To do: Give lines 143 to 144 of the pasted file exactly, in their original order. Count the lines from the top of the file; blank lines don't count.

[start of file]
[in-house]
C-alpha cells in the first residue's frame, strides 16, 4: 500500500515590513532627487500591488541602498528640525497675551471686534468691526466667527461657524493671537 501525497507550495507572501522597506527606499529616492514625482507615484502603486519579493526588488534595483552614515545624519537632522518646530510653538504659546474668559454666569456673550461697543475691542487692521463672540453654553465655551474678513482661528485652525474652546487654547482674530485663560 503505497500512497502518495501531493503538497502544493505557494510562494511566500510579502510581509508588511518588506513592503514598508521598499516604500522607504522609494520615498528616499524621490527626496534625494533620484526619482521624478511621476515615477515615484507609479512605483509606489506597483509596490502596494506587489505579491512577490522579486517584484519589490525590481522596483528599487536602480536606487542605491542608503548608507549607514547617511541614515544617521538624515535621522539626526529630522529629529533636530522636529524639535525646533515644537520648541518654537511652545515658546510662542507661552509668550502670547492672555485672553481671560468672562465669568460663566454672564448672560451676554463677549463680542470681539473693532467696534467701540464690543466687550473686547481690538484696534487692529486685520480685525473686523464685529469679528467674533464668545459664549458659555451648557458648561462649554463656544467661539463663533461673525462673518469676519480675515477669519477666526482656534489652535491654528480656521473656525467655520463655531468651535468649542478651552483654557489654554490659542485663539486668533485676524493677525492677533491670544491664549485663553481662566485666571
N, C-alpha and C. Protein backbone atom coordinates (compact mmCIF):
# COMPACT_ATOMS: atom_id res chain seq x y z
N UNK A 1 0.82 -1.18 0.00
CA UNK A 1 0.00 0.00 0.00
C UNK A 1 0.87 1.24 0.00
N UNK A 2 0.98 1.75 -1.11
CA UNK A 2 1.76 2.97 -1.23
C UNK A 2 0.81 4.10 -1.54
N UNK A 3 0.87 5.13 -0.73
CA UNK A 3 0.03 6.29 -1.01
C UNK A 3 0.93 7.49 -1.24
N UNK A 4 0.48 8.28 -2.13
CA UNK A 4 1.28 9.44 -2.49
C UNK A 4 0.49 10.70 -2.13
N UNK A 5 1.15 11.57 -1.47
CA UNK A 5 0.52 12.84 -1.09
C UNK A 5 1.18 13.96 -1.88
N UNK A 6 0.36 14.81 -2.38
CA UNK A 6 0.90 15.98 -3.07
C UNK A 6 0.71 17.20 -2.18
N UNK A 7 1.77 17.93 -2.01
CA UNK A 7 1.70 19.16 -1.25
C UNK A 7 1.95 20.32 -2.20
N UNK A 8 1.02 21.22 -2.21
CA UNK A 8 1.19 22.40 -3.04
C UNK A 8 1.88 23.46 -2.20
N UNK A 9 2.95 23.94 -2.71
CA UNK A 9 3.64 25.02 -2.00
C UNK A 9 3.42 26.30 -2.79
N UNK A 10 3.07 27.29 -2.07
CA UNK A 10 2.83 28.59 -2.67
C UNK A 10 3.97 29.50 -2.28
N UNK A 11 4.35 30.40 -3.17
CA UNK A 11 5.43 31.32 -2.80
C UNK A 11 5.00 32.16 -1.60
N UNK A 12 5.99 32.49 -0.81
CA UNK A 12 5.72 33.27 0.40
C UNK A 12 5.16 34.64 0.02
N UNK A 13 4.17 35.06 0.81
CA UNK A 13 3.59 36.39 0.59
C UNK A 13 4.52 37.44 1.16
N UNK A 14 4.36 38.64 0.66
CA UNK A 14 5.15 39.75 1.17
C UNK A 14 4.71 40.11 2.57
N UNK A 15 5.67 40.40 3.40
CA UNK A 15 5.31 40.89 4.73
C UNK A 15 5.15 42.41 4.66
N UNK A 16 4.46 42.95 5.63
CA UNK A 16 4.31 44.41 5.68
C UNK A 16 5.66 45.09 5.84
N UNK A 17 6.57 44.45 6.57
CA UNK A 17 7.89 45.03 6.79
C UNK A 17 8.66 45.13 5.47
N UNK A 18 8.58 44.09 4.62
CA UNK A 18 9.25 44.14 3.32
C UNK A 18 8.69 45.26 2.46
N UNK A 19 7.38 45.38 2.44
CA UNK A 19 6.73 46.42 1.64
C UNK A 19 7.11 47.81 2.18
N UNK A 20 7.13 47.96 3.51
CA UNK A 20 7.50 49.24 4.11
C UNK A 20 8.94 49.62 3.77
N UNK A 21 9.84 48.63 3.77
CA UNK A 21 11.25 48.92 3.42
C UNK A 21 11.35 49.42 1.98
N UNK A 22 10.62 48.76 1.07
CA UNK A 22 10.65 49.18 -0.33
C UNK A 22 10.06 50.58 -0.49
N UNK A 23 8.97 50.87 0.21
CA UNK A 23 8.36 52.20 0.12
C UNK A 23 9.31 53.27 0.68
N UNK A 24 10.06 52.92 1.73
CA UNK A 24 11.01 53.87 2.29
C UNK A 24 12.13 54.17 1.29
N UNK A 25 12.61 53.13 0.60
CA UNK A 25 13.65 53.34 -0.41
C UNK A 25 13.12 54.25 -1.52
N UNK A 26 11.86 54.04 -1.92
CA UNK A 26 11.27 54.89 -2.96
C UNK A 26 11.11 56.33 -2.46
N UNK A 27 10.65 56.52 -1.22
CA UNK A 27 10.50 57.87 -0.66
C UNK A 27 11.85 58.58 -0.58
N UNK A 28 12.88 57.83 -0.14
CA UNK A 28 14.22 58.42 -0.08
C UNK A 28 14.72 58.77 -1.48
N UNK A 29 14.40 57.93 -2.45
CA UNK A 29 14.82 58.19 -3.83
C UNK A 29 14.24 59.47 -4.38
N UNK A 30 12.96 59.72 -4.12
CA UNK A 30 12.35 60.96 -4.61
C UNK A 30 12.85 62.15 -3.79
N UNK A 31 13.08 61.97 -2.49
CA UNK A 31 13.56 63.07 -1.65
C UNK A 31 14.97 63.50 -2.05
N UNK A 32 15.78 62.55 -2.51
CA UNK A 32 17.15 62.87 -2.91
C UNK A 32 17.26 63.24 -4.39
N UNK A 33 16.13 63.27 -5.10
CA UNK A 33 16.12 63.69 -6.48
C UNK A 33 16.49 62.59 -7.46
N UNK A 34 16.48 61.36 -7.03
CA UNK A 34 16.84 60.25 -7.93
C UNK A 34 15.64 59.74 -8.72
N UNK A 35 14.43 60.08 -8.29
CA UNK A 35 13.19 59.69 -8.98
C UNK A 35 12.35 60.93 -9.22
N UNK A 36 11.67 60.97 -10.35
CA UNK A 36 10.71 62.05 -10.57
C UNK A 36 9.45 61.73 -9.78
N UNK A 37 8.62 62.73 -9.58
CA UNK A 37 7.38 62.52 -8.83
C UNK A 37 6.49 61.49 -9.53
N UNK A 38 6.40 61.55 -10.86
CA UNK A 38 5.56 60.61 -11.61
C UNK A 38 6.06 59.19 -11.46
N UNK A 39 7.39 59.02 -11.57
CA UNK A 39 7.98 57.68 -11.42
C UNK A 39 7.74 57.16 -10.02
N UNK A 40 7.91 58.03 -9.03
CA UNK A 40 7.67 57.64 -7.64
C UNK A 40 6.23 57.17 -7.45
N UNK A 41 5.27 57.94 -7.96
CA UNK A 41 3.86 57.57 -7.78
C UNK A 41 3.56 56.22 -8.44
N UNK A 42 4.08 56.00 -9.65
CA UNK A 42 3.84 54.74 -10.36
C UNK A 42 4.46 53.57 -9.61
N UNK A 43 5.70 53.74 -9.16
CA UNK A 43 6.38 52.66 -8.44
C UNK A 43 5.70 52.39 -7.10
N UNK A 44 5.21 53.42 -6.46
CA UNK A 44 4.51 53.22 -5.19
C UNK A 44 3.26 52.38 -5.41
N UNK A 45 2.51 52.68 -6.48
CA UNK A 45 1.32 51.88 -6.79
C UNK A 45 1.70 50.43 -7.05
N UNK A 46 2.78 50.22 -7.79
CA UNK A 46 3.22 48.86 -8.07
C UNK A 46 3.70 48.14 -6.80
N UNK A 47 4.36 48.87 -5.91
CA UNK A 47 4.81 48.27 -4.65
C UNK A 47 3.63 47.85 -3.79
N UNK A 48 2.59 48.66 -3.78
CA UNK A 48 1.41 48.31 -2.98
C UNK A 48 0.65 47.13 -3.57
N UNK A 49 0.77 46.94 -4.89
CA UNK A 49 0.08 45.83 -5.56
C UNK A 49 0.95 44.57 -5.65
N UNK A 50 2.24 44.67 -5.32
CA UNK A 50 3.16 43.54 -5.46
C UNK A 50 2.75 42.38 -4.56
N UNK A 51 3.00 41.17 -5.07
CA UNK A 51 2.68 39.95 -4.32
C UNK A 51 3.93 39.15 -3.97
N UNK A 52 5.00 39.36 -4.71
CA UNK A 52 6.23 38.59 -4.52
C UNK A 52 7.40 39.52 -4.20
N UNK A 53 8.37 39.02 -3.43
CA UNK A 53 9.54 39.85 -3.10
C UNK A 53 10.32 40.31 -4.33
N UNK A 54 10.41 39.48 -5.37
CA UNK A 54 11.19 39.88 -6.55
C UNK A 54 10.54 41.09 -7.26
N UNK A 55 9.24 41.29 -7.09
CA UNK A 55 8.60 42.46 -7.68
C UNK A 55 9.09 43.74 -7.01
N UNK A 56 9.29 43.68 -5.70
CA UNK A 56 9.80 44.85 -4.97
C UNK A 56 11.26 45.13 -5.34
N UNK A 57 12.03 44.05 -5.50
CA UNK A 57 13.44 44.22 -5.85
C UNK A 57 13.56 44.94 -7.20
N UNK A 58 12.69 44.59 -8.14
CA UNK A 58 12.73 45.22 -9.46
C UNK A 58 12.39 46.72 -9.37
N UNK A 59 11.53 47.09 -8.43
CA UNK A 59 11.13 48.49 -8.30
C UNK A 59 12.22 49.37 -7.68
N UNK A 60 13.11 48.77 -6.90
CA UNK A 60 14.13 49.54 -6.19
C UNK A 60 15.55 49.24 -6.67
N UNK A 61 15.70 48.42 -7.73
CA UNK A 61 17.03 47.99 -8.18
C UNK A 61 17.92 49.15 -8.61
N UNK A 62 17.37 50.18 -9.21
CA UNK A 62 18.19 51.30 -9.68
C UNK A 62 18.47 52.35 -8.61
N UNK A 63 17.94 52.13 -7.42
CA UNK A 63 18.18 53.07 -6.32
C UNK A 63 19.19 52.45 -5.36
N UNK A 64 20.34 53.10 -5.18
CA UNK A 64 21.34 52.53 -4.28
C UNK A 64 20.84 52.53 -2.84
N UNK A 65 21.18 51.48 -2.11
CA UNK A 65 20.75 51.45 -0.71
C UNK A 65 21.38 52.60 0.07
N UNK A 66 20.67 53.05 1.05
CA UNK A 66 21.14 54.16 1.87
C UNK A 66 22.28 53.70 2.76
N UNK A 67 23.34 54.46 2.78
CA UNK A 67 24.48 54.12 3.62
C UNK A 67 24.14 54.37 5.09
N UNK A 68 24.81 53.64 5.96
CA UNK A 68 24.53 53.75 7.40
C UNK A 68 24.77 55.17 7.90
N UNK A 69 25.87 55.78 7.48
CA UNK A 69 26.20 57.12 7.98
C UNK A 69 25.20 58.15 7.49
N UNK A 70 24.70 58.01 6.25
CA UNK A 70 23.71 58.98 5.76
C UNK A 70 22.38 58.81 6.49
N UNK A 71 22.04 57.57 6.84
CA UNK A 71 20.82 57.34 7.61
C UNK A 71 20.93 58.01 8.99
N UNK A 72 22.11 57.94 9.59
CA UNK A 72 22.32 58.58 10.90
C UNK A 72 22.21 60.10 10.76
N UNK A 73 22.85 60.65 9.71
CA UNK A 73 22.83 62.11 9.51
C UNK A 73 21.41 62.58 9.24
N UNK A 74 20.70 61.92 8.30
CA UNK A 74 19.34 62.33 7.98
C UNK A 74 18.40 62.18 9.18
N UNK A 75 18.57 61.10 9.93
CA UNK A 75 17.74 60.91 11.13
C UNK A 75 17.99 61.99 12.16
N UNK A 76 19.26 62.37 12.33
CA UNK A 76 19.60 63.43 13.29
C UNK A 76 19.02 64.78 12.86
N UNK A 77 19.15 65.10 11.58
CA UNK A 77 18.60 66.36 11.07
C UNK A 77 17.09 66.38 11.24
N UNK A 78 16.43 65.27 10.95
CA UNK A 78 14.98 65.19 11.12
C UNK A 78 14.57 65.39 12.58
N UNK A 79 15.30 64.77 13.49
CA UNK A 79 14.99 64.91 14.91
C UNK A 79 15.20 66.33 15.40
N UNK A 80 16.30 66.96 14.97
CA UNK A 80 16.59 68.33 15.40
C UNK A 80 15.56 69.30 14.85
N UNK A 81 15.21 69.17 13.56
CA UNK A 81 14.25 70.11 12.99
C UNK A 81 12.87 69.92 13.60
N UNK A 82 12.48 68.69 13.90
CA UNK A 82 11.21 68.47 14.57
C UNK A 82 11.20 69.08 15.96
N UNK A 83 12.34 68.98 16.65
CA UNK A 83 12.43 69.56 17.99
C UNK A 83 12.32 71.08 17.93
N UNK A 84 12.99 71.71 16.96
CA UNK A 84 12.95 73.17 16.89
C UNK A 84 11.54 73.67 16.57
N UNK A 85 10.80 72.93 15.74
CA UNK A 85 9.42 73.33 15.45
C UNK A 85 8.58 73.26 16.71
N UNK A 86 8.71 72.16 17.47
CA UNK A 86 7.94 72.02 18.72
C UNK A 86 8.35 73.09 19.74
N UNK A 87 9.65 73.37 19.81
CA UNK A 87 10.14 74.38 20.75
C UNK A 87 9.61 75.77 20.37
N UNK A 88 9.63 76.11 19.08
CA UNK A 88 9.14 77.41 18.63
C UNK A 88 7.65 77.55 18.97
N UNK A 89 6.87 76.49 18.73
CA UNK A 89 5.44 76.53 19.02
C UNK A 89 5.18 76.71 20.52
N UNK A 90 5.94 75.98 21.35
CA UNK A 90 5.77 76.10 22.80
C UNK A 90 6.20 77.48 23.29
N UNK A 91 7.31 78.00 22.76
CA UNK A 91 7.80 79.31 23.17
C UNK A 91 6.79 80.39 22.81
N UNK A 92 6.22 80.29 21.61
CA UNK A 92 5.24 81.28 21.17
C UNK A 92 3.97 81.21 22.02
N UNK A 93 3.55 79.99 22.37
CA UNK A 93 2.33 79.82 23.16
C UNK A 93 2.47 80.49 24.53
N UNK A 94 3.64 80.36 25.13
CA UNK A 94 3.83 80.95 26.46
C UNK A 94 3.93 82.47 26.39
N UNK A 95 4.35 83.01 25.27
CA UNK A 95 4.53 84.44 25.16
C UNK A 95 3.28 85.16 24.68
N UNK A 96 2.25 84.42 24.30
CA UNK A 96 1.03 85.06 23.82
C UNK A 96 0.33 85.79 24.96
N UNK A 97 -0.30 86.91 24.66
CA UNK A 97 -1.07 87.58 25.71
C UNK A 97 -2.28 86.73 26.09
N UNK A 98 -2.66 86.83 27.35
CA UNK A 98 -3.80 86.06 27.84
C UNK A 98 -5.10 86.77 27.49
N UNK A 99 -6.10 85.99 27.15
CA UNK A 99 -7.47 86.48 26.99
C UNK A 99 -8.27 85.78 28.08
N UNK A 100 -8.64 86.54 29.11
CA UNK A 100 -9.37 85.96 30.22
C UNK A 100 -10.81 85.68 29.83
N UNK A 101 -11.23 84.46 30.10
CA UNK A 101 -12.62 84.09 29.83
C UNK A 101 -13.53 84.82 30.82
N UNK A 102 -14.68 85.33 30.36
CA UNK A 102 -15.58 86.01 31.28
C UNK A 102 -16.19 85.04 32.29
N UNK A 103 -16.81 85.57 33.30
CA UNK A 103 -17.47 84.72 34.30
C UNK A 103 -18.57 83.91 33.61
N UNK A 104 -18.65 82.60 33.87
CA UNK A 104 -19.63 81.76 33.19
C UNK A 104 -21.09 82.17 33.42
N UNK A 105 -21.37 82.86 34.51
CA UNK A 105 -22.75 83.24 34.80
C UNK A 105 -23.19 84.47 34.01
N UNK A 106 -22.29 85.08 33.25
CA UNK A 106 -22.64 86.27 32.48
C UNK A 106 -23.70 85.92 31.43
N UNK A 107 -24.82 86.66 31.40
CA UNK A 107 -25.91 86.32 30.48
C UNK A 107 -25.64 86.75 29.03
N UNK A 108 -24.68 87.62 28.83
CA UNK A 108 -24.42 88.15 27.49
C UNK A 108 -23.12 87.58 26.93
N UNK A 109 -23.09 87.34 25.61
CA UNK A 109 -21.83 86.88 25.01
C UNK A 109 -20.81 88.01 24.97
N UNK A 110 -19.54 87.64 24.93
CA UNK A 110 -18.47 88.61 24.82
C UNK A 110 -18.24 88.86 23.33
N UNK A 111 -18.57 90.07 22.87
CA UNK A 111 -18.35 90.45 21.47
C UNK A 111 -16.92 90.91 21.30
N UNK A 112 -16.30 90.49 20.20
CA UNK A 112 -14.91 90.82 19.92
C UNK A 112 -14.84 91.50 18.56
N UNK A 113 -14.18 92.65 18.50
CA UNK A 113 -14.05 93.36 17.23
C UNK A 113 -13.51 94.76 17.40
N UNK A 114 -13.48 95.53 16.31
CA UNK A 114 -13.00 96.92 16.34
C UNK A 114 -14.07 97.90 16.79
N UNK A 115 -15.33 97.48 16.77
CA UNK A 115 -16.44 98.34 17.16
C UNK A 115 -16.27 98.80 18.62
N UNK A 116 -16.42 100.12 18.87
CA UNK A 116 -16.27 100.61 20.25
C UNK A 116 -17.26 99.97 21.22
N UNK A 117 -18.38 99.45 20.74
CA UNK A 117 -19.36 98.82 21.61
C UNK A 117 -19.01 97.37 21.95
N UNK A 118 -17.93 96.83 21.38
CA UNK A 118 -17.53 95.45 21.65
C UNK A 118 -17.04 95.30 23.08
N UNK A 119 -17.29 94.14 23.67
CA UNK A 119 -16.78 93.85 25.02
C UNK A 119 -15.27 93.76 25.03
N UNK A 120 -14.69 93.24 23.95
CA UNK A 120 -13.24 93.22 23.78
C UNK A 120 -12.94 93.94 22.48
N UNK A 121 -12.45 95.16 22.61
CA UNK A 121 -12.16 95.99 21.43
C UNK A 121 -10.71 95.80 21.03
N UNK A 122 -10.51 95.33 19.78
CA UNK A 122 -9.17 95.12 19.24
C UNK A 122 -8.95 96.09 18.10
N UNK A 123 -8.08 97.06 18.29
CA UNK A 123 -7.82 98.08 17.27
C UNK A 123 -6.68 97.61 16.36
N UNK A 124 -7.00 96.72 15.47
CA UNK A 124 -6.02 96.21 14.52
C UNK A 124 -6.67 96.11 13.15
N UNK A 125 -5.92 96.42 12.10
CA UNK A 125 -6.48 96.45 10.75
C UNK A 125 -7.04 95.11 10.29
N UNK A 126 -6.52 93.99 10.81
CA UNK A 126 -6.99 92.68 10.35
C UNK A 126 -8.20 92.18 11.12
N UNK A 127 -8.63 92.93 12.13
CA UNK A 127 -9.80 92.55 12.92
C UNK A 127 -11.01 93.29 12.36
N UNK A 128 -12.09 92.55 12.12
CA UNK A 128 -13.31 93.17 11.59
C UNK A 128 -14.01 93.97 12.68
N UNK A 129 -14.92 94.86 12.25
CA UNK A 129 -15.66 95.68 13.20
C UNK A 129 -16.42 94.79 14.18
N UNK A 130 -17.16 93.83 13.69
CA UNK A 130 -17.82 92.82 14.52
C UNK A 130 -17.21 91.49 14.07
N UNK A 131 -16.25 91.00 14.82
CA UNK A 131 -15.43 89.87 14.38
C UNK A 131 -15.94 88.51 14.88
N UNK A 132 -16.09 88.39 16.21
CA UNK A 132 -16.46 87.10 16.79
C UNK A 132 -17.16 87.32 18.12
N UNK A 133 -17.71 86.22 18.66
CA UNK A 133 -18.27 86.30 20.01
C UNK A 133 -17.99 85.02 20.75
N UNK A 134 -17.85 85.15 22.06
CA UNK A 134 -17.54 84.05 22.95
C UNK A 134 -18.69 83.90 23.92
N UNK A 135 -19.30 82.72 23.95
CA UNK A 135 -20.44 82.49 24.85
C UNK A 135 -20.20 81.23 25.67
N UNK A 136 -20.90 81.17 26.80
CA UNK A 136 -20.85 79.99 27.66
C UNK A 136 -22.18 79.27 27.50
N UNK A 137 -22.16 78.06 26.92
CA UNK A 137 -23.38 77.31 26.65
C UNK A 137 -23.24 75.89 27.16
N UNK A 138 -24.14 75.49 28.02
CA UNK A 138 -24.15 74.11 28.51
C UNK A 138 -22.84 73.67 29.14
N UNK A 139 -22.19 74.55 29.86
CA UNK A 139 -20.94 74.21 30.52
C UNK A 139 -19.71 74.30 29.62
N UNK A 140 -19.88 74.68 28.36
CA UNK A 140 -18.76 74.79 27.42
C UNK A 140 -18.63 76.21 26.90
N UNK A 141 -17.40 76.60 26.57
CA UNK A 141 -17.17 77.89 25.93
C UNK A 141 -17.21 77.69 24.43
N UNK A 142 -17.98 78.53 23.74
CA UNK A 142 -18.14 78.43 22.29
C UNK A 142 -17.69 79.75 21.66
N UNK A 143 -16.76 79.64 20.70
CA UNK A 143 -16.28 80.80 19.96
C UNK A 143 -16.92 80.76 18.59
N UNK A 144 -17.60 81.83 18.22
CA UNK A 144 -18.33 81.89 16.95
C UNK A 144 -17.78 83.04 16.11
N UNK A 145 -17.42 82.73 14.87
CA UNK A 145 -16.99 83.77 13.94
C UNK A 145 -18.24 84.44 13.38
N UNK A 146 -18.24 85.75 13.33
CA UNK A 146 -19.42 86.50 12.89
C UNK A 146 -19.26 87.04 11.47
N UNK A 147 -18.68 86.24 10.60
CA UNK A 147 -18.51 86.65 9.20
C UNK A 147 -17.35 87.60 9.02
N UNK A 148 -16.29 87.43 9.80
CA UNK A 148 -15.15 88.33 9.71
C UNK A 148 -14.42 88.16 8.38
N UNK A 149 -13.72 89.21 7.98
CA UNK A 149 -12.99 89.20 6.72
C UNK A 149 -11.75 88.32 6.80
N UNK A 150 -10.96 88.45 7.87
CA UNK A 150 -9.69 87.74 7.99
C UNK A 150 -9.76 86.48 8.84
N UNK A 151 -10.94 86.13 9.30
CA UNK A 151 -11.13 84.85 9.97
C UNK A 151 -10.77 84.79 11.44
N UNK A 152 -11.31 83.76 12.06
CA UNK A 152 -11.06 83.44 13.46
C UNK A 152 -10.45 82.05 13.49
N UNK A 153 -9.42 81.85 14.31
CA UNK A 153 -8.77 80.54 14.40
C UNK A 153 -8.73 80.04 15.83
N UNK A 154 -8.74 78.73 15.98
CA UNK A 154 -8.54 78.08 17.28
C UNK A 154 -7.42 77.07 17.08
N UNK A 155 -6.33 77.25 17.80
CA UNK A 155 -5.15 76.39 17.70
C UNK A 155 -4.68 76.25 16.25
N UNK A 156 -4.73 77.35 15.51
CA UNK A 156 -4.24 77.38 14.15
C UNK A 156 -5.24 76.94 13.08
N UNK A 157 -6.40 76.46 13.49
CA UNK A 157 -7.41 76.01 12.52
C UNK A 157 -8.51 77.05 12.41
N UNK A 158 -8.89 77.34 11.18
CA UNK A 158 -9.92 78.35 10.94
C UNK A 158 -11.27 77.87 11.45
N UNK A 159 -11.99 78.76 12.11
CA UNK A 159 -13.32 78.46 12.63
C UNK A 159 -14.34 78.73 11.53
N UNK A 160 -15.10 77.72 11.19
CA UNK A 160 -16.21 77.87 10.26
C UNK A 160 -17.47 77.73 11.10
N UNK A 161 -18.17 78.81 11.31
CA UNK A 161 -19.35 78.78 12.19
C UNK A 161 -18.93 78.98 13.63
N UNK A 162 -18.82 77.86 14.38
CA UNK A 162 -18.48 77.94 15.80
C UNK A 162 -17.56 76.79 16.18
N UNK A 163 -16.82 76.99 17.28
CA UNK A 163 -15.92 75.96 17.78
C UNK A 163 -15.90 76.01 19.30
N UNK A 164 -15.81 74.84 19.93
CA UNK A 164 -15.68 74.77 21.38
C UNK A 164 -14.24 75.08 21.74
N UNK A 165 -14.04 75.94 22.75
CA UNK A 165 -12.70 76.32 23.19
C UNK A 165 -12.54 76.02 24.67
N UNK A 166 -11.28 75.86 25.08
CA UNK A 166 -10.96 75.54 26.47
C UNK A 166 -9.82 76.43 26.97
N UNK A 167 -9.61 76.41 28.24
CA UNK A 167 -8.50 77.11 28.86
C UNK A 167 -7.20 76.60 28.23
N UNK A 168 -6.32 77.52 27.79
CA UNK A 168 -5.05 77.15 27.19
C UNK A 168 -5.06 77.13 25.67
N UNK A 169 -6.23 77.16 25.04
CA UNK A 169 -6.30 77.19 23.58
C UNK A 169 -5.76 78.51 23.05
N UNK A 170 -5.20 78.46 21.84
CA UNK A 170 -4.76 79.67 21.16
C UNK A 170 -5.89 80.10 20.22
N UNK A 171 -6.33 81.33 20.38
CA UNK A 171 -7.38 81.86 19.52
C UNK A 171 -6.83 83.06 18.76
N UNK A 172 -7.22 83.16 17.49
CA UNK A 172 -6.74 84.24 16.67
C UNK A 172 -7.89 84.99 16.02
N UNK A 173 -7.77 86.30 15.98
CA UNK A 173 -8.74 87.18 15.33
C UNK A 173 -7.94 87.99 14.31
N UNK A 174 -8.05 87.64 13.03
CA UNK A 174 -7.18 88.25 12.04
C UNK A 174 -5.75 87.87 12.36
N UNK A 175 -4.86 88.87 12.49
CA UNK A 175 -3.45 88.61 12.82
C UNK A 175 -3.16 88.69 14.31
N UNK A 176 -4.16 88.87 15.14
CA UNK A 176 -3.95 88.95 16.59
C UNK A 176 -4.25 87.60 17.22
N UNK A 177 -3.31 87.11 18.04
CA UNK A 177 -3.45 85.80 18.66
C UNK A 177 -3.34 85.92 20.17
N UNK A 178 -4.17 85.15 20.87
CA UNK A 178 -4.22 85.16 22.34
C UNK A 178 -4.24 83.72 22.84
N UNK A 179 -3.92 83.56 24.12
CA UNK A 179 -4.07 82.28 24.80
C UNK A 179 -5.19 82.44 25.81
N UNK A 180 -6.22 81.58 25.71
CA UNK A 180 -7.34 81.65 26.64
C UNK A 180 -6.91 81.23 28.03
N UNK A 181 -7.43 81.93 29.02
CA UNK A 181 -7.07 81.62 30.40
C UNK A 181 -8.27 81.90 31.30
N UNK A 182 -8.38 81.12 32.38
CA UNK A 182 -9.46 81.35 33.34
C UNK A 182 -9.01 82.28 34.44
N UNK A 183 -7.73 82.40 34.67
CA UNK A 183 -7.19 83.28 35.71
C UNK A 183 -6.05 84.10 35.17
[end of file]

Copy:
N UNK A 47 4.36 48.87 -5.91
CA UNK A 47 4.81 48.27 -4.65